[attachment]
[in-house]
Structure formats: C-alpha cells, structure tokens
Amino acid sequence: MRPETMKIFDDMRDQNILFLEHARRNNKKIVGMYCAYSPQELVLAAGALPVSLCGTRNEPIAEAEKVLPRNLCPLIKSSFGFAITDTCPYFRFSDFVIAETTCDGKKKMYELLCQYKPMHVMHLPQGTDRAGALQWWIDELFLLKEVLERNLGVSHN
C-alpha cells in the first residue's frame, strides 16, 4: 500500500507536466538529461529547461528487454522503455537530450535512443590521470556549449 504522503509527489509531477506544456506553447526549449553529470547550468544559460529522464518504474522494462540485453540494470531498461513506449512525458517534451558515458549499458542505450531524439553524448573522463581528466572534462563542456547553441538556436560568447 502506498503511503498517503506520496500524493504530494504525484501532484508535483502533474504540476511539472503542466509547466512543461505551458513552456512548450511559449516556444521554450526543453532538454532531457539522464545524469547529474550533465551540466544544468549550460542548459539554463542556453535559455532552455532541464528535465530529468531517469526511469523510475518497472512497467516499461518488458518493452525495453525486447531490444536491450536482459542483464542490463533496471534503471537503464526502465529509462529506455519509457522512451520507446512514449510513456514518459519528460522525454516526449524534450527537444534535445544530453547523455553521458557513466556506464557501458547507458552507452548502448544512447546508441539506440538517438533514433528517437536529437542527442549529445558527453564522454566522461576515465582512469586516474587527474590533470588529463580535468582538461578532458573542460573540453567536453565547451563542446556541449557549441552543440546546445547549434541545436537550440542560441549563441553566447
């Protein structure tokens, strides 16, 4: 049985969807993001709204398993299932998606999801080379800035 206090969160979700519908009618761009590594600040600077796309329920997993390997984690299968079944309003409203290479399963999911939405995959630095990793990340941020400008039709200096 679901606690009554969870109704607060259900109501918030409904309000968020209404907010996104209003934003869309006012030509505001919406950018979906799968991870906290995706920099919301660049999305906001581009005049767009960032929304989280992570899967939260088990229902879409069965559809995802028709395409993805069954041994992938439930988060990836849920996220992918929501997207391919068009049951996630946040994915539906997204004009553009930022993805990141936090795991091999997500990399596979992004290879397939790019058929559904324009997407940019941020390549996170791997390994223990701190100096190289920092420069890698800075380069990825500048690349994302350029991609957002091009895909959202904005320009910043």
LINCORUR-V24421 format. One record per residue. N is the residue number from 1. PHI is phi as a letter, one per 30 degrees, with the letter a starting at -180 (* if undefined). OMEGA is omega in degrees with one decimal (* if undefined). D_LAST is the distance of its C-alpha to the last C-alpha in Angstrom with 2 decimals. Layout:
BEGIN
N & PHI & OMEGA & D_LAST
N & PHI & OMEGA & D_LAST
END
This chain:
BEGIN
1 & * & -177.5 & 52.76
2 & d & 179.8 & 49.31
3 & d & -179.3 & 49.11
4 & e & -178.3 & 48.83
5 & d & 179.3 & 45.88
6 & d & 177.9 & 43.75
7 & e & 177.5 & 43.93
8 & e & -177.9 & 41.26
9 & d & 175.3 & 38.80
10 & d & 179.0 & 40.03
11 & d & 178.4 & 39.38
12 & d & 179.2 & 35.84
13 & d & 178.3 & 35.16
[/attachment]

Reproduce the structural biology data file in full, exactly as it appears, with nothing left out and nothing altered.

[in-house]
Structure formats: C-alpha cells, structure tokens
Amino acid sequence: MRPETMKIFDDMRDQNILFLEHARRNNKKIVGMYCAYSPQELVLAAGALPVSLCGTRNEPIAEAEKVLPRNLCPLIKSSFGFAITDTCPYFRFSDFVIAETTCDGKKKMYELLCQYKPMHVMHLPQGTDRAGALQWWIDELFLLKEVLERNLGVSHN
C-alpha cells in the first residue's frame, strides 16, 4: 500500500507536466538529461529547461528487454522503455537530450535512443590521470556549449 504522503509527489509531477506544456506553447526549449553529470547550468544559460529522464518504474522494462540485453540494470531498461513506449512525458517534451558515458549499458542505450531524439553524448573522463581528466572534462563542456547553441538556436560568447 502506498503511503498517503506520496500524493504530494504525484501532484508535483502533474504540476511539472503542466509547466512543461505551458513552456512548450511559449516556444521554450526543453532538454532531457539522464545524469547529474550533465551540466544544468549550460542548459539554463542556453535559455532552455532541464528535465530529468531517469526511469523510475518497472512497467516499461518488458518493452525495453525486447531490444536491450536482459542483464542490463533496471534503471537503464526502465529509462529506455519509457522512451520507446512514449510513456514518459519528460522525454516526449524534450527537444534535445544530453547523455553521458557513466556506464557501458547507458552507452548502448544512447546508441539506440538517438533514433528517437536529437542527442549529445558527453564522454566522461576515465582512469586516474587527474590533470588529463580535468582538461578532458573542460573540453567536453565547451563542446556541449557549441552543440546546445547549434541545436537550440542560441549563441553566447
């Protein structure tokens, strides 16, 4: 049985969807993001709204398993299932998606999801080379800035 206090969160979700519908009618761009590594600040600077796309329920997993390997984690299968079944309003409203290479399963999911939405995959630095990793990340941020400008039709200096 679901606690009554969870109704607060259900109501918030409904309000968020209404907010996104209003934003869309006012030509505001919406950018979906799968991870906290995706920099919301660049999305906001581009005049767009960032929304989280992570899967939260088990229902879409069965559809995802028709395409993805069954041994992938439930988060990836849920996220992918929501997207391919068009049951996630946040994915539906997204004009553009930022993805990141936090795991091999997500990399596979992004290879397939790019058929559904324009997407940019941020390549996170791997390994223990701190100096190289920092420069890698800075380069990825500048690349994302350029991609957002091009895909959202904005320009910043």
LINCORUR-V24421 format. One record per residue. N is the residue number from 1. PHI is phi as a letter, one per 30 degrees, with the letter a starting at -180 (* if undefined). OMEGA is omega in degrees with one decimal (* if undefined). D_LAST is the distance of its C-alpha to the last C-alpha in Angstrom with 2 decimals. Layout:
BEGIN
N & PHI & OMEGA & D_LAST
N & PHI & OMEGA & D_LAST
END
This chain:
BEGIN
1 & * & -177.5 & 52.76
2 & d & 179.8 & 49.31
3 & d & -179.3 & 49.11
4 & e & -178.3 & 48.83
5 & d & 179.3 & 45.88
6 & d & 177.9 & 43.75
7 & e & 177.5 & 43.93
8 & e & -177.9 & 41.26
9 & d & 175.3 & 38.80
10 & d & 179.0 & 40.03
11 & d & 178.4 & 39.38
12 & d & 179.2 & 35.84
13 & d & 178.3 & 35.16